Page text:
- Information on websites needs to be accurate and not misleading. Posted information should be dated so its relevance has context and historical information should regularly be archived to a separate section. Websites in this context means an issuer’s entire website, not just a portion specifically designated for investor information. Issuers should still consider either establishing a specific investor relations section or otherwise inform investors that information intended to reach them will be made available on that portion of their website or will be posted to EMMA.
- Hyperlinks should be used carefully to avoid the municipal issuer becoming entangled with or being considered to be adopting the linked information when that is not intended. The SEC has provided extensive guidance on this issue to public companies. Factors to be considered in evaluating potential liability include why a hyperlink is being used, the nature of it and the use of appropriately worded disclaimers, “exit notices,” or “intermediate screens.”
- Summary information can be helpful for investors, but it should be identified as such and hyperlinks to the more detailed information used when appropriate to avoid potentially misleading investors.
- Reports to other governmental bodies or to the public can reasonably be expected to reach investors, even if not prepared or expected to be used for that purpose, and therefore should be treated with the same care as other information intended to reach investors. SLB 21 specifically mentions annual CAFRs, budgets and mid-year financial reports as being subject to the antifraud provisions, but specifically notes that other reports, especially those with significant current information about the issuer, could similarly be subject to the antifraud provisions depending on the particular facts and circumstances.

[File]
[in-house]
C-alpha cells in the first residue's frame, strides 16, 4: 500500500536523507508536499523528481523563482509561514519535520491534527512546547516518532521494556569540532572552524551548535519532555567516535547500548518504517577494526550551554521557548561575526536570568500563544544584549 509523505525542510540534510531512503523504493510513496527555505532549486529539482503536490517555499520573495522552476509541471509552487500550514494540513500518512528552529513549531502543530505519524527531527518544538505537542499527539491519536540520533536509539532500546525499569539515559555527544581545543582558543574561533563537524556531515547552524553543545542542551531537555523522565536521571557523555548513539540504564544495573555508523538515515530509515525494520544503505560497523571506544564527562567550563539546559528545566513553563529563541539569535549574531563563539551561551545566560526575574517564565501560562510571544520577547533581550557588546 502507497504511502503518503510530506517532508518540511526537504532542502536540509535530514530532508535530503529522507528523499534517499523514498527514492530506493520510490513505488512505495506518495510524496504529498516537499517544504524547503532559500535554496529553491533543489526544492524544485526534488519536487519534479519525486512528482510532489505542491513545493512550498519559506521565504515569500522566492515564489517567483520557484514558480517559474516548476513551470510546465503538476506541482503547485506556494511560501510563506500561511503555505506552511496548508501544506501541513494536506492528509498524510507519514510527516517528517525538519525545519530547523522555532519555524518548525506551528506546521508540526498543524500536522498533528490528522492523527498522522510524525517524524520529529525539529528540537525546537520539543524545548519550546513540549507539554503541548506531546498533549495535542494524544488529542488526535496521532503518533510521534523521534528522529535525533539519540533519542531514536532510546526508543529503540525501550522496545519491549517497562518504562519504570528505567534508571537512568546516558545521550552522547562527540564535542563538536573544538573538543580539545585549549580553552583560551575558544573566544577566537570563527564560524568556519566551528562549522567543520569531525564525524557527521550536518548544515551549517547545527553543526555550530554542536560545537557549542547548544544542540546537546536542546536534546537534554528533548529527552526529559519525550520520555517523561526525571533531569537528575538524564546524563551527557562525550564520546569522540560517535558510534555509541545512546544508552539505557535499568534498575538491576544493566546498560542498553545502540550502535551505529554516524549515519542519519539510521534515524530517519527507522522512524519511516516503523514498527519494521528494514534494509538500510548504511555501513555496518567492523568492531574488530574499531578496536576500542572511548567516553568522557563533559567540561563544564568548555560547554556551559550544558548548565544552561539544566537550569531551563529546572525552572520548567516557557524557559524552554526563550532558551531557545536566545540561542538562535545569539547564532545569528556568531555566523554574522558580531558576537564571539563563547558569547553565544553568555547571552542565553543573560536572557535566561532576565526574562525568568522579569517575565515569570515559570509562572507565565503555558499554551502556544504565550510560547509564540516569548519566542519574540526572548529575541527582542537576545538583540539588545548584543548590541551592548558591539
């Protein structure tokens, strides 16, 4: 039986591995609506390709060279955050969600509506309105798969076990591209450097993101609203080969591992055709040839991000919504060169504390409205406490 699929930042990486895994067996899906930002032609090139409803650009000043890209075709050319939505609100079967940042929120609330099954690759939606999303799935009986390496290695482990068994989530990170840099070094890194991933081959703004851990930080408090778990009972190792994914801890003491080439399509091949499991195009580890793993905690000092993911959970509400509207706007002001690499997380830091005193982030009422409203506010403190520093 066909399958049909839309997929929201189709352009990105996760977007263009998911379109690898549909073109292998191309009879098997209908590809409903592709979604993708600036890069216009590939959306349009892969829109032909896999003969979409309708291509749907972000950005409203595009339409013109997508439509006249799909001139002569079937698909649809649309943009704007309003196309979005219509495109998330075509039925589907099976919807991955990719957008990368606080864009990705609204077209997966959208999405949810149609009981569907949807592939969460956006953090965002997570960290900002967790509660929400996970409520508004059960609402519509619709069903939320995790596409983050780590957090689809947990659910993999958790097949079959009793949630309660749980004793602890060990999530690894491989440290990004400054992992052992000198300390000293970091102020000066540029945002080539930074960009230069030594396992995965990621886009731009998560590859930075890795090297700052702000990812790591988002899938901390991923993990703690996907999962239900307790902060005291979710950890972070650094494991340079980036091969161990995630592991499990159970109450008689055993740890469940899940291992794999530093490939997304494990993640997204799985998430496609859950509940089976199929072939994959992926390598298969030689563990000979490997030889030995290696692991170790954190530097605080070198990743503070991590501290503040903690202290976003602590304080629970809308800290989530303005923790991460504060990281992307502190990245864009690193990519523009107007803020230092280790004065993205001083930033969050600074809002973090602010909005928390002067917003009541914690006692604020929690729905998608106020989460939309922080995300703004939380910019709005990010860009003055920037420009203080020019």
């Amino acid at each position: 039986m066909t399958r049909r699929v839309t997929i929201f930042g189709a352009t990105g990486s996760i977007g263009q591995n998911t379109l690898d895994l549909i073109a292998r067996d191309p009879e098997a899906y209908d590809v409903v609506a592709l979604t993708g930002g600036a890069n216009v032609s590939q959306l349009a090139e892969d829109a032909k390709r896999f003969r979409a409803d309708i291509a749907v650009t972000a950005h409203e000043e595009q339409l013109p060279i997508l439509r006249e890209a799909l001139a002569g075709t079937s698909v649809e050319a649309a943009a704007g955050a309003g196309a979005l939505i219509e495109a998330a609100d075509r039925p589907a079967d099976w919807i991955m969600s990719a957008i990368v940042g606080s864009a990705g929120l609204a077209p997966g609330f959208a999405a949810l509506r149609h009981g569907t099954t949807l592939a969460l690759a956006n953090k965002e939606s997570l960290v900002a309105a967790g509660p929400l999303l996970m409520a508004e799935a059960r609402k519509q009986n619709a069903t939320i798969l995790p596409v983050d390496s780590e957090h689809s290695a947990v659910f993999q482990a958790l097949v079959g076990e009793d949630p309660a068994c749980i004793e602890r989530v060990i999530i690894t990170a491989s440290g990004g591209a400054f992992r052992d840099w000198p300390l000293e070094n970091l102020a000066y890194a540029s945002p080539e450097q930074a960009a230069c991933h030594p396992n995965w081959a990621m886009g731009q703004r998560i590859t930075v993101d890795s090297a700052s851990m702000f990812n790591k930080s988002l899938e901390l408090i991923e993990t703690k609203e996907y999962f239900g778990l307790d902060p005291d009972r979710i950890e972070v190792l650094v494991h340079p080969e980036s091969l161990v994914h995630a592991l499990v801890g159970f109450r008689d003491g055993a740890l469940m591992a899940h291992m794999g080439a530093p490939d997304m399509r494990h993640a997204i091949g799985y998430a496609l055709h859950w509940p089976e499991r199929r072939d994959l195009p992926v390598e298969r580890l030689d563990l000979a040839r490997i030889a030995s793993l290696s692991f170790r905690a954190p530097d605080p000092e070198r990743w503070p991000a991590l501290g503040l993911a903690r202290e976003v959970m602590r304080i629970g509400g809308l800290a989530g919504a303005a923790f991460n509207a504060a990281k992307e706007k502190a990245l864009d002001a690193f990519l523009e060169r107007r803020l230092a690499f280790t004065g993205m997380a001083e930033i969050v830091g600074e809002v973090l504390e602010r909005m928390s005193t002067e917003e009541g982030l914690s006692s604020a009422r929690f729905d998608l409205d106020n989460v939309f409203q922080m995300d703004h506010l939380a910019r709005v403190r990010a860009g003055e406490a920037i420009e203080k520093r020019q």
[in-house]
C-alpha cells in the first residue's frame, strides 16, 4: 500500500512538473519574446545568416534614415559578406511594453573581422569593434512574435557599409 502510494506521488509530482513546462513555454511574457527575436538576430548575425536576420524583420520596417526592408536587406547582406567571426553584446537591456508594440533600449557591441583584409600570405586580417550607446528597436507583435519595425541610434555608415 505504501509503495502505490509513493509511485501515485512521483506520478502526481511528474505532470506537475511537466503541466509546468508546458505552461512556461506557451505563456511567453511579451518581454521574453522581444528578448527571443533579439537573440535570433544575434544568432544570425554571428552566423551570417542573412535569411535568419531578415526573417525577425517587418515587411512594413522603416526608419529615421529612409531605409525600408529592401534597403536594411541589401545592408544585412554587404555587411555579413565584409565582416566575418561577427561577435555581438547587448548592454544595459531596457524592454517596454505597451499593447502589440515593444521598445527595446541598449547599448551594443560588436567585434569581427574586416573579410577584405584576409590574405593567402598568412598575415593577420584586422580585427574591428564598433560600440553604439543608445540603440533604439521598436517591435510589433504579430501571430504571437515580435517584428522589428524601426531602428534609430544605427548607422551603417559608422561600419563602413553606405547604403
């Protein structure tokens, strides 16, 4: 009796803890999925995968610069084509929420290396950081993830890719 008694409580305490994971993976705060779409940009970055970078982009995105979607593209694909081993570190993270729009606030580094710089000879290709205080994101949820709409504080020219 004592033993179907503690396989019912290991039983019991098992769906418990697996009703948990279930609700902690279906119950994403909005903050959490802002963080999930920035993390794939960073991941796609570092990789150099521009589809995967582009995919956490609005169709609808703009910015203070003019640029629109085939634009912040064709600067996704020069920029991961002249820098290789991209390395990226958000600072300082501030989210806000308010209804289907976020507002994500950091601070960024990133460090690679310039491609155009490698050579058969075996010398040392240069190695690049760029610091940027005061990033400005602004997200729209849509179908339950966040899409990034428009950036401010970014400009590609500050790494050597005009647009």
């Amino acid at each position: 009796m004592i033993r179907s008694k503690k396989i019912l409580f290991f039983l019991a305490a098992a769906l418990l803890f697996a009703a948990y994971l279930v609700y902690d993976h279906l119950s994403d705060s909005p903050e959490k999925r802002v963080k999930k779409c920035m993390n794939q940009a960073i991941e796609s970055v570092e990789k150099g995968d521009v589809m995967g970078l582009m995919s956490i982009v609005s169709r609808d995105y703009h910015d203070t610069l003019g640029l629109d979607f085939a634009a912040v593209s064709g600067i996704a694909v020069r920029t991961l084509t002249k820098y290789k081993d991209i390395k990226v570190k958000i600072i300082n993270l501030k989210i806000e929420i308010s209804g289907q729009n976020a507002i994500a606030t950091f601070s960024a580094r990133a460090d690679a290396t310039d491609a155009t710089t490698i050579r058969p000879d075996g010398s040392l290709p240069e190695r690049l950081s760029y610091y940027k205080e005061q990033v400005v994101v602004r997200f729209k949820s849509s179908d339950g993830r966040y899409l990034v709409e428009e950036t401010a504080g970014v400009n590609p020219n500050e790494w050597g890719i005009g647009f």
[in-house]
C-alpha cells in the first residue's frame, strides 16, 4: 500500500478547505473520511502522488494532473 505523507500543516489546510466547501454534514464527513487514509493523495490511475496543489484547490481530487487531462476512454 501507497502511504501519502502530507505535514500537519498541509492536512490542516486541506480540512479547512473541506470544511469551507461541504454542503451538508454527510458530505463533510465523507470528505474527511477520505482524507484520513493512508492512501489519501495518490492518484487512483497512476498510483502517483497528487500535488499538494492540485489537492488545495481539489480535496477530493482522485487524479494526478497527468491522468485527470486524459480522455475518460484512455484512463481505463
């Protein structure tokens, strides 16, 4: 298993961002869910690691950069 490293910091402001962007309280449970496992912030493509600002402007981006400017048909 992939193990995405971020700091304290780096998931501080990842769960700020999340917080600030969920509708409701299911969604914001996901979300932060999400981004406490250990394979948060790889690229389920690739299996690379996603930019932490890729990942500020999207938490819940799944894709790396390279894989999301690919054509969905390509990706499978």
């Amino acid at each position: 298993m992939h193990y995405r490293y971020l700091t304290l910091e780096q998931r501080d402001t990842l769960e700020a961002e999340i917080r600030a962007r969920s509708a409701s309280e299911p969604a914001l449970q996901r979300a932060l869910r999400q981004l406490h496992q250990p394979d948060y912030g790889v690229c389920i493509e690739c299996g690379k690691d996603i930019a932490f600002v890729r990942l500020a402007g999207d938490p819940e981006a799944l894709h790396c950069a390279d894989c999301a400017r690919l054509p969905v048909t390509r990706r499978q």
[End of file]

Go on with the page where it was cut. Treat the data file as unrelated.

- Statements by municipal issuer officials are also subject to the antifraud provisions if reasonably expected to reach investors or the securities markets. Speeches, public announcements, interviews and social media postings may create potential liability. The officials most likely to be exposed to potential liability are those who likely know about the financial condition and operation of the issuer and thus could be seen as a source of significant current information about the issuer and therefore be reasonably expected to influence investors and the secondary market. Accordingly, appropriate training for these officials is important, as are procedures for ensuring the accuracy of those statements and monitoring when clarifications may be necessary.
SLB 21 concludes with the important message that municipal issuers should have in place appropriate policies and procedures tailored to their particular circumstances reasonably designed to ensure the accuracy, completeness and timeliness of information provided to investors. These include identifying who is involved in the disclosure process, who has responsibility for compliance with the policies and procedures, monitoring the range of formal and informal disclosures that can be made, establishing where information intended for investors will be available, and ensuring that those involved with disclosure have effective and periodic training. Having these policies and procedures in place and following them can help avoid disclosure problems and provide a defense against claims for violation of the antifraud provisions by negating the existence of scienter.